Bad Stars is a beautiful, bluesy, heartbreak of an album. Includes covers of the 19th century pop song "And the Band Played On" (the Casey song)", Prince's "When U Were Mine", Creedence Clearwater Revival's "Bad Moon Rising", Michael Penn's "Long Way Down", and U2's "All I Want is You". It's one of those albums that grows on you more the more you hear it, gentle barbs sinking under your skin so gently you don't feel it happening. It's sad, yearning, wounded but tough, and even with the nearly half the album consisting of covers it feels like a deeply personal album. (Neile)

bad stars is just Pepper sitting down with her piano, playing some new acoustic songs and some covers; it's worth picking up because it's beautiful. (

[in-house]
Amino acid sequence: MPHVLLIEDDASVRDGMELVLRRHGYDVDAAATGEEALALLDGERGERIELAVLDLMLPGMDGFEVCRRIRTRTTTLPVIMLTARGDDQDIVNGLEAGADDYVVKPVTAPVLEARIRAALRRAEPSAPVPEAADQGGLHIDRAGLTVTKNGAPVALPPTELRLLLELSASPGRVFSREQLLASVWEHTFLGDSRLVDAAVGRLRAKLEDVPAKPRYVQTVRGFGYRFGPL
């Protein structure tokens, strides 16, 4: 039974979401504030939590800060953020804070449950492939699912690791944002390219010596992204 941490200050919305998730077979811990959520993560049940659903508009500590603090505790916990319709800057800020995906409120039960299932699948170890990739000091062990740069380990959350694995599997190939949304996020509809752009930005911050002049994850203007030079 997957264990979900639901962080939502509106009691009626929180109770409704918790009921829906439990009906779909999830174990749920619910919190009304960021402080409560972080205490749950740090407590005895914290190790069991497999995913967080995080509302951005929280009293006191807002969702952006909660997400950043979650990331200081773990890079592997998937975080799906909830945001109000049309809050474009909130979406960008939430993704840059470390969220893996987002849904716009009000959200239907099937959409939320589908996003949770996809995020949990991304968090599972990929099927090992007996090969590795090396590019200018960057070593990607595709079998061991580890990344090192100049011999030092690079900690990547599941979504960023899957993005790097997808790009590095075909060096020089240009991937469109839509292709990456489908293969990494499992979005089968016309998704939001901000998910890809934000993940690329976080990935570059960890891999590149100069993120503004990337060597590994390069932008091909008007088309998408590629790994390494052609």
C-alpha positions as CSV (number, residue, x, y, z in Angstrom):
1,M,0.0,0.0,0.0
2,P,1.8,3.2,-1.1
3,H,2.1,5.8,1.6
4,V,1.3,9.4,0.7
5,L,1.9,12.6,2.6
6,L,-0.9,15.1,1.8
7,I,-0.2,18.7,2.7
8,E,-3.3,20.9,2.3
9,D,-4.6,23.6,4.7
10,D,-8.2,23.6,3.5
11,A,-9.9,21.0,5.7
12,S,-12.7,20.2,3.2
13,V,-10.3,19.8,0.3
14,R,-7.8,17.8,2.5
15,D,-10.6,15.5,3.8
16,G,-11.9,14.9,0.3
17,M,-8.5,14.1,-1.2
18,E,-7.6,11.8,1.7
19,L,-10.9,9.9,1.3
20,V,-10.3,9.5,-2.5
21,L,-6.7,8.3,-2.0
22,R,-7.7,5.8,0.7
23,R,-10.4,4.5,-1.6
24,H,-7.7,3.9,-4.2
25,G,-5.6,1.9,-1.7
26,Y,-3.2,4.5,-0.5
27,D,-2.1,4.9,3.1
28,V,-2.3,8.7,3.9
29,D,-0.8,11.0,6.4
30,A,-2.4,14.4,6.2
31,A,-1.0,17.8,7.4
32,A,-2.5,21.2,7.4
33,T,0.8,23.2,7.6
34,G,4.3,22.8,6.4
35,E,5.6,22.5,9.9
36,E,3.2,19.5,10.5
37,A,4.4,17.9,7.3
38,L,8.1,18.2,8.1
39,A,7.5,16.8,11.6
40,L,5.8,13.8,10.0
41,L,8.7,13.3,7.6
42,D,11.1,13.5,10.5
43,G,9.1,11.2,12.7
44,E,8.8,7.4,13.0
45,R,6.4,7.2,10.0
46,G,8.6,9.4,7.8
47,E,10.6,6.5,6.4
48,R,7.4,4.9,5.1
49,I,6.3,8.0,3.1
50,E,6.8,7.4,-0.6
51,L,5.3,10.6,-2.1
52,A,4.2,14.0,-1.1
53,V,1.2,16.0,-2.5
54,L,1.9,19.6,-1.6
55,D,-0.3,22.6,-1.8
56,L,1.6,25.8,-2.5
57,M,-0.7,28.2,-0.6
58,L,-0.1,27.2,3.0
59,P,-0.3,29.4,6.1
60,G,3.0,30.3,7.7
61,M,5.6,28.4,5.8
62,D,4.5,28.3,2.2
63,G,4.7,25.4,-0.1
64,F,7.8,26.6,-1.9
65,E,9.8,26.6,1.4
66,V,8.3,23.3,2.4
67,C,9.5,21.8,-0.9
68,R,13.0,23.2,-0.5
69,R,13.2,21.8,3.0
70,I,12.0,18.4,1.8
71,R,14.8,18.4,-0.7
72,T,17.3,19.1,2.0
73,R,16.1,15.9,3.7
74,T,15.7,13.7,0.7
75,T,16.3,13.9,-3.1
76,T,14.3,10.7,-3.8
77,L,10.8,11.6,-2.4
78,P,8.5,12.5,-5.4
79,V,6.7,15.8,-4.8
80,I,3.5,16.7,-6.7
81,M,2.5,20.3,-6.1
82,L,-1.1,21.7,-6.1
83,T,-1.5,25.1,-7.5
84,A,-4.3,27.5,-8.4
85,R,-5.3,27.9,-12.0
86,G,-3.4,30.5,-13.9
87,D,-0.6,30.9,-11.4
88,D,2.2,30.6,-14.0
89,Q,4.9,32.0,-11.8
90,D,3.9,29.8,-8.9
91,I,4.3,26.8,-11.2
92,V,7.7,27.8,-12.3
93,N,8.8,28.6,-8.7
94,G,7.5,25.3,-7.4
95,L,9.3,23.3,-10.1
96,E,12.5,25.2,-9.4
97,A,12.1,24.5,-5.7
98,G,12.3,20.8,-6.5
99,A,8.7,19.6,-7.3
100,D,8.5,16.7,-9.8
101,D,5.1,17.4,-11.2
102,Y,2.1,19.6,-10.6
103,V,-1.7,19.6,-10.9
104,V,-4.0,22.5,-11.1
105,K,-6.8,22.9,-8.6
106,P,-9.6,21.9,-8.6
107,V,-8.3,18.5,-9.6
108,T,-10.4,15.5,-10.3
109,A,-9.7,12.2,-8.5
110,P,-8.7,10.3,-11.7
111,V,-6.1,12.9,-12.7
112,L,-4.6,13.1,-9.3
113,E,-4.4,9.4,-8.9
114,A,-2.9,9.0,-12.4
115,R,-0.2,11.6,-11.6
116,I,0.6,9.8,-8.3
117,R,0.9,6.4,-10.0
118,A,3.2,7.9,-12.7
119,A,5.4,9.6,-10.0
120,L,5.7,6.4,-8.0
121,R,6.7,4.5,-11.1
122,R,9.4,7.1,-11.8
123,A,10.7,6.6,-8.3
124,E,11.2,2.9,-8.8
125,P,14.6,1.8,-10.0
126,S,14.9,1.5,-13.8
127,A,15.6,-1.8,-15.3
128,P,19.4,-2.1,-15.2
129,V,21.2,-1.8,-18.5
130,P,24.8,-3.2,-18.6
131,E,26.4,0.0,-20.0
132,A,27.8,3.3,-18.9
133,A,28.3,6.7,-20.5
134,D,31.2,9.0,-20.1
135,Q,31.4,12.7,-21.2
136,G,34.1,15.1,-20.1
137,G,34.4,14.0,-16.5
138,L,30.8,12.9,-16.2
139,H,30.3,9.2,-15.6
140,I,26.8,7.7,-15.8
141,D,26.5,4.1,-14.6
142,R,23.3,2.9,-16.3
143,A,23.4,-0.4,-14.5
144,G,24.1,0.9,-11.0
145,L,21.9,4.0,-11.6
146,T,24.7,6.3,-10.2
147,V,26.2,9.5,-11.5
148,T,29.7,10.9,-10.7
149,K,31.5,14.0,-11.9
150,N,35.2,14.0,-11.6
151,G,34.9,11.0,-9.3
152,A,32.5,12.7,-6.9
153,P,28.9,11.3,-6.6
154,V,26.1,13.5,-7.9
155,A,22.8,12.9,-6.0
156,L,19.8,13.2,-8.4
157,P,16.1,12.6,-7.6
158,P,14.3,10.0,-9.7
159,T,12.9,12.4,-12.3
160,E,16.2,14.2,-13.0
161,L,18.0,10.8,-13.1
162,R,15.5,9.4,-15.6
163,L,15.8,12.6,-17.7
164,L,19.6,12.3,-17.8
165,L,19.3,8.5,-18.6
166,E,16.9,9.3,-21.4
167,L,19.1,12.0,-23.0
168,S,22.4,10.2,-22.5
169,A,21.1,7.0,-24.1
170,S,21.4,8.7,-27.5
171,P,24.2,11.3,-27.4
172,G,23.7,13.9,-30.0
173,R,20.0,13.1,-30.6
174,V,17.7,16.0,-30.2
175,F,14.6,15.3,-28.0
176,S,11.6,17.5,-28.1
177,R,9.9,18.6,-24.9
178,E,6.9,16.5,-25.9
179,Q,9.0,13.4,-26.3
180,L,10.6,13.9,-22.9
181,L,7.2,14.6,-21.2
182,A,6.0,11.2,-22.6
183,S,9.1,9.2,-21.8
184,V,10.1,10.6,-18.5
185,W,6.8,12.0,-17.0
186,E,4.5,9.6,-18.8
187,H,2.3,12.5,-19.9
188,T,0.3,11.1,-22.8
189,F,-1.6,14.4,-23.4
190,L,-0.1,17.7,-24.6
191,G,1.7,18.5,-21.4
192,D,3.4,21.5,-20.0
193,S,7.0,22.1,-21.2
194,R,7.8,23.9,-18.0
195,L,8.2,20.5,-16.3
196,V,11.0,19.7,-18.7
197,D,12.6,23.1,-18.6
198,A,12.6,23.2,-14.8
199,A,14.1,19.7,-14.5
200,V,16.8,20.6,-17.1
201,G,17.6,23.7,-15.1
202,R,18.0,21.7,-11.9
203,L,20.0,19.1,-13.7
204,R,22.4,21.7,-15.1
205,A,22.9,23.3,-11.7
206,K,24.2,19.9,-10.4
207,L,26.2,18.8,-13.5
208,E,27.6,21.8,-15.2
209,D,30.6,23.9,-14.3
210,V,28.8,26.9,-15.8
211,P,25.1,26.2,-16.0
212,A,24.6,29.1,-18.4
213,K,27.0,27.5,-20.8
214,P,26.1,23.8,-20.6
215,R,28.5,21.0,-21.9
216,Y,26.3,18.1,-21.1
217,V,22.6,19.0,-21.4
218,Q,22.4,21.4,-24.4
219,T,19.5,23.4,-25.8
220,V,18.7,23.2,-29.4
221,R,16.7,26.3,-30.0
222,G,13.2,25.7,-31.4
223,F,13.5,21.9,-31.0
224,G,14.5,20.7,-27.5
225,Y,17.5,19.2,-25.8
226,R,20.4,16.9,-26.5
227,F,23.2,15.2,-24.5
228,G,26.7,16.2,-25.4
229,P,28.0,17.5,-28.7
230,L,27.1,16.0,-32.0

marrow re-release

Release info:

2003—Inky Midnight Music


CDBaby or see website

Ecto priority:

Highly recommended

Group members:

Pepper McGowan—vocals, piano


This has all the tracks of the 1998 version (in a slightly different order), and adds three new songs before the final track. I won't repeat myself about the previous version as you can read my comments above; the new songs are equally strong, and make this an even fuller, deeper album. "Novocaine Moon" and "False Time" are perhaps a little quieter and more contemplative, adding that dimension to the collection, and "Burn" is another fierce song. In total, this expanded version of the album is even more powerful than the first, which is saying a lot indeed. (Neile)

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DISCLAIMER: Comments and reviews in the Ectophiles' Guide are excerpted from the ecto mailing list or volunteered by members of the list. They are the opinions of music enthusiasts, not professional music critics.

Entry last updated 2016-06-05 14:52:57.